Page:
Basalt aims to end marijuana sales moratoriums
The majority of the Basalt Town Council members indicated Tuesday night that they want to end separate moratoriums on medical and recreational marijuana as quickly as possible.
The board directed its staff to come back in December with updated proposed regulations on sales of medical marijuana. The goal is to have the regulations in place within 30 to 60 days and rescind a moratorium on medical pot shops, which is in place until October.
The council also voted to extend a moratorium on retail pot shops, grow facilities and manufacturing businesses for edibles for another six months. That moratorium was scheduled to expire on Dec. 27. However, the council indicated its goal is to get regulations on recreational pot sales in place and rescind that moratorium, as well.
Town Manager Mike Scanlon proposed extending the moratorium on sales of recreational pot for two years to give time for state laws to be sorted out. Recreational sales will be allowed, on a limited basis, starting in January.
Medical marijuana law in Colorado “is fairly settled,” Scanlon said. “Recreational (law) isn’t.”
But the council majority indicated it wants town staff to prepare regulations on recreational sales operations as quickly as possible.
“What are we waiting for?” Mayor Jacque Whitsitt asked. “I don’t want to do a year or two-year moratorium” if there isn’t a good reason, she added.
Councilwoman Karin Teague concurred. She said it would feel like the town government was delaying making its mind up about the issue if it passed a two-year moratorium. She suggested a six-month moratorium on recreational sales operations.
“If we come back in six months and say it’s still a frickin’ mess, we extend it,” Teague said.
Councilman Glenn Rappaport said he supports ending the moratorium on medical marijuana establishments and having the council work with the staff on regulations on recreational marijuana sales establishments.
The council didn’t vote or discuss at length whether it would ask town voters in November 2014 if they supported allowing recreational sales of marijuana. However, Scanlon advised against holding an election. Support on the council for an election appeared to be waning. Rappaport said he favored writing the regulations without going to another vote.
A moratorium has been in place on medical marijuana establishments in Basalt for 37 of the past 48 months, according to Scanlon. The town approved a moratorium on medical marijuana shops after Colorado allowed its sale. Then the town came up with regulations that allowed medical marijuana shops to open only in facilities that provide medical services, and the moratorium was temporarily ended but then resurrected.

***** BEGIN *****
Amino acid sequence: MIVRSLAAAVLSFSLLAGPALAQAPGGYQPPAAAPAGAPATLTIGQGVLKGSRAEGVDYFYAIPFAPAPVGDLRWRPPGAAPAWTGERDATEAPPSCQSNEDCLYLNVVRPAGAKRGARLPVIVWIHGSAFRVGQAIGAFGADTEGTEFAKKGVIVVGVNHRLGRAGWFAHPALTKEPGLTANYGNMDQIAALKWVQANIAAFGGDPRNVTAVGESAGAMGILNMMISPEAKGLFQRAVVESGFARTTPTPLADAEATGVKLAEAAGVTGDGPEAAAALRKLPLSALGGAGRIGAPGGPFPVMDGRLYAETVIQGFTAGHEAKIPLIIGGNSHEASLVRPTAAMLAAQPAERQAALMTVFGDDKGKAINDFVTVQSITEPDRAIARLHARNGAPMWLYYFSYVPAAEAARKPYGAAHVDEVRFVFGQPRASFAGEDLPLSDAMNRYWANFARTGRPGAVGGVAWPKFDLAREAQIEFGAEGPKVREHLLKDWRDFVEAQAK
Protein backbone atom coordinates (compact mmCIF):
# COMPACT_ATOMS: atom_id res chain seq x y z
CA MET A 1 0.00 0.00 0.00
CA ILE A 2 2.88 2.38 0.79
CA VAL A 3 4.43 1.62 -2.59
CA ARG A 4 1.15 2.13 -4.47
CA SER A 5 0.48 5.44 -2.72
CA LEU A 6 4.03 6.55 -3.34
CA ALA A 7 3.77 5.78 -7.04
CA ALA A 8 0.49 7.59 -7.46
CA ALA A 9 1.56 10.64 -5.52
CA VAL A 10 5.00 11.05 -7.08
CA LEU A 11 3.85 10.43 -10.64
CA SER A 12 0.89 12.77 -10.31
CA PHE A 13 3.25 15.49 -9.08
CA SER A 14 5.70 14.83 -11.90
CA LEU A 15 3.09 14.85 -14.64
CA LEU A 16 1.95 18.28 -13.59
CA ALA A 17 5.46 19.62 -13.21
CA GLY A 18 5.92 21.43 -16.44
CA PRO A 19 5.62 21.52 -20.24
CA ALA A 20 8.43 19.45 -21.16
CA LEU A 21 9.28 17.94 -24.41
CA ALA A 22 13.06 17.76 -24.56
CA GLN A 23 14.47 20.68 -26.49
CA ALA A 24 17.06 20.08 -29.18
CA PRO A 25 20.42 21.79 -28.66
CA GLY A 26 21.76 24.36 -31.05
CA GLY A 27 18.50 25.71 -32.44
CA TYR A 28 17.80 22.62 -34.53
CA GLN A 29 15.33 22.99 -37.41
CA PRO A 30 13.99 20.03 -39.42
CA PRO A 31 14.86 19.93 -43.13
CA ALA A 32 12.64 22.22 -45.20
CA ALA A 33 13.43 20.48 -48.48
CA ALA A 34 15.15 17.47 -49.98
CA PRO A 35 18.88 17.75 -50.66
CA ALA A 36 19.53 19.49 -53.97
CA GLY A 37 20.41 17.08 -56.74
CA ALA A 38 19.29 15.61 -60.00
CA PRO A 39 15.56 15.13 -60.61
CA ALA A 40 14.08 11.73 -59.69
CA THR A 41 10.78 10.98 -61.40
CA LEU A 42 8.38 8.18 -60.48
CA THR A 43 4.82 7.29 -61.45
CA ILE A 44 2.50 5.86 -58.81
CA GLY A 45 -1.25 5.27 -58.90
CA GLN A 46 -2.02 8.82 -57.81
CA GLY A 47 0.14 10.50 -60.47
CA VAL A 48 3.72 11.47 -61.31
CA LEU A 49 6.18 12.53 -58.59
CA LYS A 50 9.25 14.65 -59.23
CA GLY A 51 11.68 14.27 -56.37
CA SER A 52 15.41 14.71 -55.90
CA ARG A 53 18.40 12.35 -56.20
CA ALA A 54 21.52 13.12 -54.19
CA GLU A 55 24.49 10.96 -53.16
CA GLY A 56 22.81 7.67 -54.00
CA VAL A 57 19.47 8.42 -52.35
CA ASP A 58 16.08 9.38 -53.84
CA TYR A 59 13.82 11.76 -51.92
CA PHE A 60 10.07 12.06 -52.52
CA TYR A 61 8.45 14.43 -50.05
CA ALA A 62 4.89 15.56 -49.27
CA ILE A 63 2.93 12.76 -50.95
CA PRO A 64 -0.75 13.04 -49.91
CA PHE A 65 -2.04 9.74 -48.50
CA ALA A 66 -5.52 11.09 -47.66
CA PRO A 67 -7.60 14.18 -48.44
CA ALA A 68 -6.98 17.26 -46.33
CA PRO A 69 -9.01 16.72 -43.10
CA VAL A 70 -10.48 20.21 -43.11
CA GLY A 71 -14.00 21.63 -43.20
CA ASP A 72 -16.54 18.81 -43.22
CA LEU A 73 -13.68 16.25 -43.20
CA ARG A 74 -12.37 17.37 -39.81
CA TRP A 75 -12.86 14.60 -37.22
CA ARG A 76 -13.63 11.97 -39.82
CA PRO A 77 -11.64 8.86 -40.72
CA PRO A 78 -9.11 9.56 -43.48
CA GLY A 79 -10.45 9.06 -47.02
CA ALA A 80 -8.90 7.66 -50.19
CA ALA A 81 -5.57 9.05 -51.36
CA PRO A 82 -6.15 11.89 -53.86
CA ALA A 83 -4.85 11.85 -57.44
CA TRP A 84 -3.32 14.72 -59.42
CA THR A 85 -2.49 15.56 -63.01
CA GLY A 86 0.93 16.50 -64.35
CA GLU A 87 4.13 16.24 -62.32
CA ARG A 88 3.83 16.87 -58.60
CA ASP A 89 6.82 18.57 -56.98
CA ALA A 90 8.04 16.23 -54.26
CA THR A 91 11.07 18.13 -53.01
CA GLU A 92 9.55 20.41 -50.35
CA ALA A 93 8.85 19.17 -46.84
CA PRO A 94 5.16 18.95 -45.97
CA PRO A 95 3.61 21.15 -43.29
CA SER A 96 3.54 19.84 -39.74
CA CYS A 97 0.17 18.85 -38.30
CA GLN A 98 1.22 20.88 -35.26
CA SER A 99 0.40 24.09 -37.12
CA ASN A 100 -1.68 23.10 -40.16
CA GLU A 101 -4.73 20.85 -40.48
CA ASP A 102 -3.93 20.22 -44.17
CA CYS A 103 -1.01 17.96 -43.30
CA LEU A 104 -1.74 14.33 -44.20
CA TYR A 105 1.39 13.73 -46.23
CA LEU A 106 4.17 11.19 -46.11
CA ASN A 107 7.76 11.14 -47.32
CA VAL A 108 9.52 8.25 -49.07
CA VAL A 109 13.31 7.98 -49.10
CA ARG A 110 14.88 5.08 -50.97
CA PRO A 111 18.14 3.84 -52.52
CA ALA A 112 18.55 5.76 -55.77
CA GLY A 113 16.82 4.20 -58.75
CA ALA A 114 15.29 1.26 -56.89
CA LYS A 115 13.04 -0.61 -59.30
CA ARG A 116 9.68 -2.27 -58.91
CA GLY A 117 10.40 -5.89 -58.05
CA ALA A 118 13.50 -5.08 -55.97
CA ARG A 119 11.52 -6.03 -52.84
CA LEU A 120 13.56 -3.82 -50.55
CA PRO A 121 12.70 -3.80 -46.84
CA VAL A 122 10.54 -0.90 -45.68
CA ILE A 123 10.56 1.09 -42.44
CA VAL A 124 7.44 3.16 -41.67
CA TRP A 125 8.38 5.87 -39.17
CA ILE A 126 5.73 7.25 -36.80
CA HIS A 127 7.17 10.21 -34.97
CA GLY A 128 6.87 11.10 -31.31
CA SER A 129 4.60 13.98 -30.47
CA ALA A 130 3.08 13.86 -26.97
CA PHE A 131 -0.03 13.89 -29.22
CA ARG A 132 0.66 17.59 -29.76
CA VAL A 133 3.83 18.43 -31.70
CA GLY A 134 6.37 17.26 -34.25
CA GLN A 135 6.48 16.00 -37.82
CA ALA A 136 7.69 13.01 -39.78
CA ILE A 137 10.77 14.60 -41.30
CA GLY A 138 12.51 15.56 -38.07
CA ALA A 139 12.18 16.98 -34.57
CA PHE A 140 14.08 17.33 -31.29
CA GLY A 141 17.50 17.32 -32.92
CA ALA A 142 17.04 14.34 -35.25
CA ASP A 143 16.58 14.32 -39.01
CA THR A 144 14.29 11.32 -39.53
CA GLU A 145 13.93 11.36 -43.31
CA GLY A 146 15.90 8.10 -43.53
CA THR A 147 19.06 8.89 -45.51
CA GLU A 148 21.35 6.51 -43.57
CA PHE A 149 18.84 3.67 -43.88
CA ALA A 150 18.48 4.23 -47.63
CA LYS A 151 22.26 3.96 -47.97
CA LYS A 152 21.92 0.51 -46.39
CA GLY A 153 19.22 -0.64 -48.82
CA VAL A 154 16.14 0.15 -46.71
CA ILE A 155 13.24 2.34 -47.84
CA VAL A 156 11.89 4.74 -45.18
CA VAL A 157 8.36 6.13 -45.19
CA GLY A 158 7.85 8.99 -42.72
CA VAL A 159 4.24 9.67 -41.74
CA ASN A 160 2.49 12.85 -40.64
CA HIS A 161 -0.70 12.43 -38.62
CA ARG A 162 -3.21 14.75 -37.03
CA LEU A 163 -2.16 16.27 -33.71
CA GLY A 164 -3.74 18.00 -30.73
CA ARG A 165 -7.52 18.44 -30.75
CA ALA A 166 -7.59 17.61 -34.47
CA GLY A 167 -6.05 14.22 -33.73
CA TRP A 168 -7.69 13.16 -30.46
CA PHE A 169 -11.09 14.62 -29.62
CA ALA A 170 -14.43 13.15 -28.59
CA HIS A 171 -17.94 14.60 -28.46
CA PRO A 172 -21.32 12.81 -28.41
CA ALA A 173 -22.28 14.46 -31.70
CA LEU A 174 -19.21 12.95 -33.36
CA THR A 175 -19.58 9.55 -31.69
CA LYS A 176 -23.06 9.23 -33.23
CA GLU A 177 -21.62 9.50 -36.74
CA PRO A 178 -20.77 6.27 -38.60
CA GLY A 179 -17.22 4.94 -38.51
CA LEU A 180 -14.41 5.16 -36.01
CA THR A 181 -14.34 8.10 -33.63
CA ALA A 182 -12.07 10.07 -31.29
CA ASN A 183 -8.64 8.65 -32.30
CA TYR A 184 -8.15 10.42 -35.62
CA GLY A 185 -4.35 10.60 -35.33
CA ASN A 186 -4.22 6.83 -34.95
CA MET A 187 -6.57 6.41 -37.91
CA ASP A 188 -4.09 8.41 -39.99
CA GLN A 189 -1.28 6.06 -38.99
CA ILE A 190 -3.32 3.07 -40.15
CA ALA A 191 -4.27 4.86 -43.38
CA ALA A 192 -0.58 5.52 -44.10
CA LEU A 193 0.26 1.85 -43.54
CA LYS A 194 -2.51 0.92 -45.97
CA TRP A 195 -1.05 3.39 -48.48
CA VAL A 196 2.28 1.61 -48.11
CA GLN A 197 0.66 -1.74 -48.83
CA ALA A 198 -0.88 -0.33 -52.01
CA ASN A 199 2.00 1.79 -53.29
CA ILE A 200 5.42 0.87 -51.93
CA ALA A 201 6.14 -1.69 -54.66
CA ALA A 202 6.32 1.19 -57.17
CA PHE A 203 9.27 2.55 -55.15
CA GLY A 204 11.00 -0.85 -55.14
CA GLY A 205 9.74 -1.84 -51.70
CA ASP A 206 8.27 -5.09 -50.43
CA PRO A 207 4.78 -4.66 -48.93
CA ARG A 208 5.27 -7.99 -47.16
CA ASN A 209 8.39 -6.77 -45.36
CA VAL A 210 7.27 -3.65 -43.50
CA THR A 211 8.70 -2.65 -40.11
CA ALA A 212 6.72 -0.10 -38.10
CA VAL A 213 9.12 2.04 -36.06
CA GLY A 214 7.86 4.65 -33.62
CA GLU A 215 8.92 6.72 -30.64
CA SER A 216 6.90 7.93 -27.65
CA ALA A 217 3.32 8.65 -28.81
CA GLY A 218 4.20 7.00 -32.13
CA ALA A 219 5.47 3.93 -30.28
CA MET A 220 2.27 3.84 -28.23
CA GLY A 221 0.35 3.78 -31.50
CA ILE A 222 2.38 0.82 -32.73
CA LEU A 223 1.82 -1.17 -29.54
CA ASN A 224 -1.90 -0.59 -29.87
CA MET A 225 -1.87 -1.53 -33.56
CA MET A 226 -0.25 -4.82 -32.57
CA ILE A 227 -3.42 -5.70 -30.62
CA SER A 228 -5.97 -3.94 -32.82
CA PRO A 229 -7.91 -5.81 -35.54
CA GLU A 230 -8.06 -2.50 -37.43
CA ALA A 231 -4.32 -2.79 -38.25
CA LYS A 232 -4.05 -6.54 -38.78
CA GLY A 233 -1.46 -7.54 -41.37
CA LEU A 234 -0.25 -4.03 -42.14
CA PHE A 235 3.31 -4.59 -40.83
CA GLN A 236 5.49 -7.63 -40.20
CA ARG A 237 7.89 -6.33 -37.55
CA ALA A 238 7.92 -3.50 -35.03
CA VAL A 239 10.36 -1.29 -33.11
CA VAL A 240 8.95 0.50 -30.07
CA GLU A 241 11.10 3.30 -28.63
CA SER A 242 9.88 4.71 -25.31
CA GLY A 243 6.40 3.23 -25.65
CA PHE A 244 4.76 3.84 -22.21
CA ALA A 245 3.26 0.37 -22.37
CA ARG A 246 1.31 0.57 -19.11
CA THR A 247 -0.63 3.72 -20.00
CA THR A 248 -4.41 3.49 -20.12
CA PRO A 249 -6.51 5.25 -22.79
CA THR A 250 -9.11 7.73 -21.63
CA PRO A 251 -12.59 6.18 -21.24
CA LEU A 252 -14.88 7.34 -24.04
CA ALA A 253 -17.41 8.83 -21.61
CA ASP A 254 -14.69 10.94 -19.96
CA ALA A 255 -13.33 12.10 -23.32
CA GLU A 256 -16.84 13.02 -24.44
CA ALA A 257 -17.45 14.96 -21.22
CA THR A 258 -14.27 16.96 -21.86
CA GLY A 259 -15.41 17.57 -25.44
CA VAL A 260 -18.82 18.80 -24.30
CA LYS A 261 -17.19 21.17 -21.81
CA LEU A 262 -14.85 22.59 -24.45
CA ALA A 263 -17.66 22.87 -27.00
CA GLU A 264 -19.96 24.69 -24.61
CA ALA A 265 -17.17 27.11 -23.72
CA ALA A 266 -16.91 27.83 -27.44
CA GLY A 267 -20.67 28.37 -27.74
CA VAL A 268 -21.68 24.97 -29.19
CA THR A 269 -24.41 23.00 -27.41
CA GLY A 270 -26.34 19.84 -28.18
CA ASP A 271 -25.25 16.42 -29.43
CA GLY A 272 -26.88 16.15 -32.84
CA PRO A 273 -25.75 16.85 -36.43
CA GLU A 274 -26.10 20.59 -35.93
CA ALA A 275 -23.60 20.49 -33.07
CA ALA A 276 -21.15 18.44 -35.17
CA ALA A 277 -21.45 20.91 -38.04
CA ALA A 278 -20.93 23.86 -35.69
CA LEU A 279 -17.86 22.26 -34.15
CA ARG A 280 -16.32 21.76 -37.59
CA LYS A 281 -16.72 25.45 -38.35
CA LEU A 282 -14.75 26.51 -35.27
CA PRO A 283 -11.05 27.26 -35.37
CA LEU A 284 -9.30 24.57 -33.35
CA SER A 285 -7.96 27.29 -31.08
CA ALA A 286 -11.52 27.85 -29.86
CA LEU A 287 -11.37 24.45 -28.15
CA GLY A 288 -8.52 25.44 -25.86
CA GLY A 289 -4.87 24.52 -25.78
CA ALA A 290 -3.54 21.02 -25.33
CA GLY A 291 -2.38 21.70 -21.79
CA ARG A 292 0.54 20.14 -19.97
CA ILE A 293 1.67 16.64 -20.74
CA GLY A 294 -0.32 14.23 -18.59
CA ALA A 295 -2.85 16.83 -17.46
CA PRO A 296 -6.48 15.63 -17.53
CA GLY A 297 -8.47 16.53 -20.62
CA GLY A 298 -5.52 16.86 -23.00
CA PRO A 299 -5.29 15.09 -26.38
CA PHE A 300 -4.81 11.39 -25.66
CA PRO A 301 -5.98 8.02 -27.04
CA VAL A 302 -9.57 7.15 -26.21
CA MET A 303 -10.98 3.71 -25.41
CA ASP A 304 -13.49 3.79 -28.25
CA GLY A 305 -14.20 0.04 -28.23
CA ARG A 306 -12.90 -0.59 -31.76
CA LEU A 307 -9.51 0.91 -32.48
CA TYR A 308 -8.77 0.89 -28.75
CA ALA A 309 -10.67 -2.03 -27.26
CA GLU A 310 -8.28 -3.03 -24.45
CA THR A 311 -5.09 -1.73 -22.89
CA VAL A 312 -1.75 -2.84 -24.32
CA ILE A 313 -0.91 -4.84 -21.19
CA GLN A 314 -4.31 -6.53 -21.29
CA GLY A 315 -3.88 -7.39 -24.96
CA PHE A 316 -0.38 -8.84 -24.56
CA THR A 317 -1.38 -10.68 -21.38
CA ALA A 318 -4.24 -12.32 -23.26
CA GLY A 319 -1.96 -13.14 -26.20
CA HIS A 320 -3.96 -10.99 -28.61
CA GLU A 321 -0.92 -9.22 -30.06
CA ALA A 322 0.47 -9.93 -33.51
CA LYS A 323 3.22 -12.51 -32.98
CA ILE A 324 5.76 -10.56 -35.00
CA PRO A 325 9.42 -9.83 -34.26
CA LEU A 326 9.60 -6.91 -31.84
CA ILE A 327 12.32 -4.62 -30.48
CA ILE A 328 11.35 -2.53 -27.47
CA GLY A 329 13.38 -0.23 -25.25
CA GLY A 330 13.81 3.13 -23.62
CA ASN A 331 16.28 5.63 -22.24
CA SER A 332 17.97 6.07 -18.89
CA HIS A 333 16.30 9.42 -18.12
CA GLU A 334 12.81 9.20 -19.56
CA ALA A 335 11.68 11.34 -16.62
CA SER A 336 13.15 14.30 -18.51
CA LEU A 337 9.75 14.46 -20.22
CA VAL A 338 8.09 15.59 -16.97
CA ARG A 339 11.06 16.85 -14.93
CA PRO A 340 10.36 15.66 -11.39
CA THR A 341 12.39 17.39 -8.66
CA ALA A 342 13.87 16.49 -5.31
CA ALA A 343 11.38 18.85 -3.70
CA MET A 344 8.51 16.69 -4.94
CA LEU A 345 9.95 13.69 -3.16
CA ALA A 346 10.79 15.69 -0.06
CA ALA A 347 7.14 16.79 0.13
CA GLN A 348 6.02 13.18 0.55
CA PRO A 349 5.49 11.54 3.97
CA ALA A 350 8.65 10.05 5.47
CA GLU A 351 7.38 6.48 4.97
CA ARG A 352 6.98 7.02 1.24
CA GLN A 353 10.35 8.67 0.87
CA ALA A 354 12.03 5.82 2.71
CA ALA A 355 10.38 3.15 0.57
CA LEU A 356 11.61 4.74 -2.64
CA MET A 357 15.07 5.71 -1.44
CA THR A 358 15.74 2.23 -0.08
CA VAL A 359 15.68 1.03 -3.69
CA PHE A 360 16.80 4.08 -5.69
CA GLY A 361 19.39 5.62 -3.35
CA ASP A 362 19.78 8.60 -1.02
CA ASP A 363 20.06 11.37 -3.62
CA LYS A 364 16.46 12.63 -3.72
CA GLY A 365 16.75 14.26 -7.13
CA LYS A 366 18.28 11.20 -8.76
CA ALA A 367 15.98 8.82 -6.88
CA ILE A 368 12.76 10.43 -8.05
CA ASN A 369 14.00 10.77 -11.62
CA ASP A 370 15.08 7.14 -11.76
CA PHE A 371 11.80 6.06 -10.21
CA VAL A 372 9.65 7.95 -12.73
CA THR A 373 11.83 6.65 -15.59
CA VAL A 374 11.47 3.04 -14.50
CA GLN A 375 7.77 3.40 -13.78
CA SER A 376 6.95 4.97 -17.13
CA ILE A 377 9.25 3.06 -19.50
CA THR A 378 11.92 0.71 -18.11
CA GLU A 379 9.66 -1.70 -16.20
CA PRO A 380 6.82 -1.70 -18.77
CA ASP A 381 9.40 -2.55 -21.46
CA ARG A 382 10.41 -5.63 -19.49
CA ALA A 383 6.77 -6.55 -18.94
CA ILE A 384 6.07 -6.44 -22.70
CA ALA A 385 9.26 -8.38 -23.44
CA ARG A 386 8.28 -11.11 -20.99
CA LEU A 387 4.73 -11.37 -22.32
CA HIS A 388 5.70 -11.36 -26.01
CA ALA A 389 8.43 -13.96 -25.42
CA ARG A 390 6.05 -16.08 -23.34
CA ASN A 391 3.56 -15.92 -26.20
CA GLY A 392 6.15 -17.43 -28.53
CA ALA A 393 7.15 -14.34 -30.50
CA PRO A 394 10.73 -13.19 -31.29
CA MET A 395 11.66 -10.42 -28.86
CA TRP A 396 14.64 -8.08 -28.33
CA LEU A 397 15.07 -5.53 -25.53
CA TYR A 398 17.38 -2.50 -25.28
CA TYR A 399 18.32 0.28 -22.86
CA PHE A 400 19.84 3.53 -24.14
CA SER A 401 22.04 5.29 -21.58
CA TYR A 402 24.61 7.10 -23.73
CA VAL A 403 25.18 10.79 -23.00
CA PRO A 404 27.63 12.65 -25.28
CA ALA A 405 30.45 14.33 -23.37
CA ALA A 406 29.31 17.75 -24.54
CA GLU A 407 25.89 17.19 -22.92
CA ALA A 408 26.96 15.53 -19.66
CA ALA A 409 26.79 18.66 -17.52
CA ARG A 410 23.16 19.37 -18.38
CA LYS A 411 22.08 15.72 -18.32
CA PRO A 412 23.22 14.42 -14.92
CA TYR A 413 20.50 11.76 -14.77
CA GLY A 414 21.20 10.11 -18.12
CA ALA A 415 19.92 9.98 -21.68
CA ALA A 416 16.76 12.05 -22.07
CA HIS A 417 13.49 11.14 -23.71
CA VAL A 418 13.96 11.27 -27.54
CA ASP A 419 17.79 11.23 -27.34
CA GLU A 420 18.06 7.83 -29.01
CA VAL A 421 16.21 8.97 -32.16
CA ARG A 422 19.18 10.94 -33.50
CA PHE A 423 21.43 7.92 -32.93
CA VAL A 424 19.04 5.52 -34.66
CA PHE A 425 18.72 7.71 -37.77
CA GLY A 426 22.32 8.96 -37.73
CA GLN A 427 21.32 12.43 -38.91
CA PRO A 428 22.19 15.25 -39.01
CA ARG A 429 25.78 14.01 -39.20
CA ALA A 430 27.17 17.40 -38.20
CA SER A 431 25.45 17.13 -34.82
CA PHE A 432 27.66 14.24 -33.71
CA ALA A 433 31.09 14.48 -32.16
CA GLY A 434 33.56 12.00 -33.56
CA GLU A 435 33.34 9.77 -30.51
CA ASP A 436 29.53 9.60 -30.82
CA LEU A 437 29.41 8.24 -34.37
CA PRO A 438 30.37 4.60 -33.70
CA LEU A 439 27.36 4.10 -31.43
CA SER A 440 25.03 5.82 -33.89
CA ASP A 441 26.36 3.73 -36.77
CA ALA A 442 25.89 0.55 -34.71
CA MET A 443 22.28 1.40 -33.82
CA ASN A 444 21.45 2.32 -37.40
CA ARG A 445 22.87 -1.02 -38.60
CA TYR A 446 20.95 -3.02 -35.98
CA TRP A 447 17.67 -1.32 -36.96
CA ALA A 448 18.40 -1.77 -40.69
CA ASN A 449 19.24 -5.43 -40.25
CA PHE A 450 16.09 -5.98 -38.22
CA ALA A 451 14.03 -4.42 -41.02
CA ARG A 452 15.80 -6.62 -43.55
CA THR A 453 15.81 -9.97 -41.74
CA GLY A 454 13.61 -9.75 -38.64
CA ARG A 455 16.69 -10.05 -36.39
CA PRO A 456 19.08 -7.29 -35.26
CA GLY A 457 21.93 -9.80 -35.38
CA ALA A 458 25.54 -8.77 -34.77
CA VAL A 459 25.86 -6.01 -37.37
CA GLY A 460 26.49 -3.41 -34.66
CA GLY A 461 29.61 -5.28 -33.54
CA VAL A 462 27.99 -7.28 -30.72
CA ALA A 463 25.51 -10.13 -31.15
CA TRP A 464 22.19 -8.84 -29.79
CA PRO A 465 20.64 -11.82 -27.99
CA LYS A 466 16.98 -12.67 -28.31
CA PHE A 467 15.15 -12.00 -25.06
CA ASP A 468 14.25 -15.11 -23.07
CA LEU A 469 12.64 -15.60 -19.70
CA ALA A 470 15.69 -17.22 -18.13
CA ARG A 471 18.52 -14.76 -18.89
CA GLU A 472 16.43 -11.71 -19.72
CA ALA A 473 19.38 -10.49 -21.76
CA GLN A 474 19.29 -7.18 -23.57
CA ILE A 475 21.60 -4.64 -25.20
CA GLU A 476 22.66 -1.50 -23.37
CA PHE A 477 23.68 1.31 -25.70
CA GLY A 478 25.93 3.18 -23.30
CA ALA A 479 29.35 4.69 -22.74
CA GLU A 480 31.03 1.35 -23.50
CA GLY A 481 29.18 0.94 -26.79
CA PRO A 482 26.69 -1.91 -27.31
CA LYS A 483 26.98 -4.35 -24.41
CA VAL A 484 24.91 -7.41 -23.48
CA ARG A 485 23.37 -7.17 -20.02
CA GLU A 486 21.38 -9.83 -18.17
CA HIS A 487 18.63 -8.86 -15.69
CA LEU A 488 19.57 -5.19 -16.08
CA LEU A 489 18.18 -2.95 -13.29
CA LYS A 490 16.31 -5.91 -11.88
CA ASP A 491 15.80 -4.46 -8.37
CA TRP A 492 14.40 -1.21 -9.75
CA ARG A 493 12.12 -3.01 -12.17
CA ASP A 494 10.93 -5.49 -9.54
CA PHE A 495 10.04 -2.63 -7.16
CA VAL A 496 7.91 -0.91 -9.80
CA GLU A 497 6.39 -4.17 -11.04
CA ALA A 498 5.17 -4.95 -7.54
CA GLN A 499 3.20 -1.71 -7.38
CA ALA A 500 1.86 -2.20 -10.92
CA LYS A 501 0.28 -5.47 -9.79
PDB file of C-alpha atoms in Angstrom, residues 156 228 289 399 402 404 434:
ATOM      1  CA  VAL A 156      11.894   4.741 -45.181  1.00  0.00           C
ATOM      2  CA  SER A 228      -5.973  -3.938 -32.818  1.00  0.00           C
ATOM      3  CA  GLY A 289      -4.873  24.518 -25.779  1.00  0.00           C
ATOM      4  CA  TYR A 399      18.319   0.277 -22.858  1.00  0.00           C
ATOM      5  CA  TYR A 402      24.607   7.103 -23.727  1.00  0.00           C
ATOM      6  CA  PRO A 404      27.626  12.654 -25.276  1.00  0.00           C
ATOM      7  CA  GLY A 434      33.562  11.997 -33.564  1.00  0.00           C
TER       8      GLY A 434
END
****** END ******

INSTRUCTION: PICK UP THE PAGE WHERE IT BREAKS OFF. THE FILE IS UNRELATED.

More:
“I would call that the Carbondale effect,” said Scanlon, who took the helm as town manager in October 2012 after the town approved the medical marijuana moratoriums. The town re-enacted the moratorium after Carbondale was inundated with applications for medical marijuana shops, he noted.
Scanlon said there is no longer a need for the moratorium on medical marijuana shops. He advised the board to allow him and other staff members to refine existing town regulations on medical marijuana sales and bring them back for the first round of approval on Dec. 10. If all goes as planned, the moratorium on medical marijuana shops could be lifted in 30 to 60 days, he said.
Scanlon said his research indicates Basalt is the only town in Colorado with a moratorium on medical marijuana sales establishments. Other towns and cities have either prohibited the businesses or approved them.
He outlined a proposal to limit the number of medical pot shops in the town to two. Suggested hours of operation will be 9 or 10 a.m. until 4 p.m. on Monday through Friday. The shops wouldn’t be allowed in school corridors or in a buffer zone around parks and day care centers. They essentially would be allowed only in the town’s industrial zone, he said.
Scanlon said he understood that the council wants the staff to start working on regulations on recreational marijuana sales as quickly as possible.
“From what I’m hearing, it’s not two years — it’s months,” he said.
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Colorado has been hit with a substantial spike in COVID-19 cases, with one in 41 residents believed to be contagious. Dr. Anthony Fauci, director of the National Institute of Allergy and Infectious Diseases and a member of the White House’s coronavirus task force, warned during a virtual news conference that Colorado is not alone in seeing a spike in cases and pleaded with people not to travel or gather in large groups.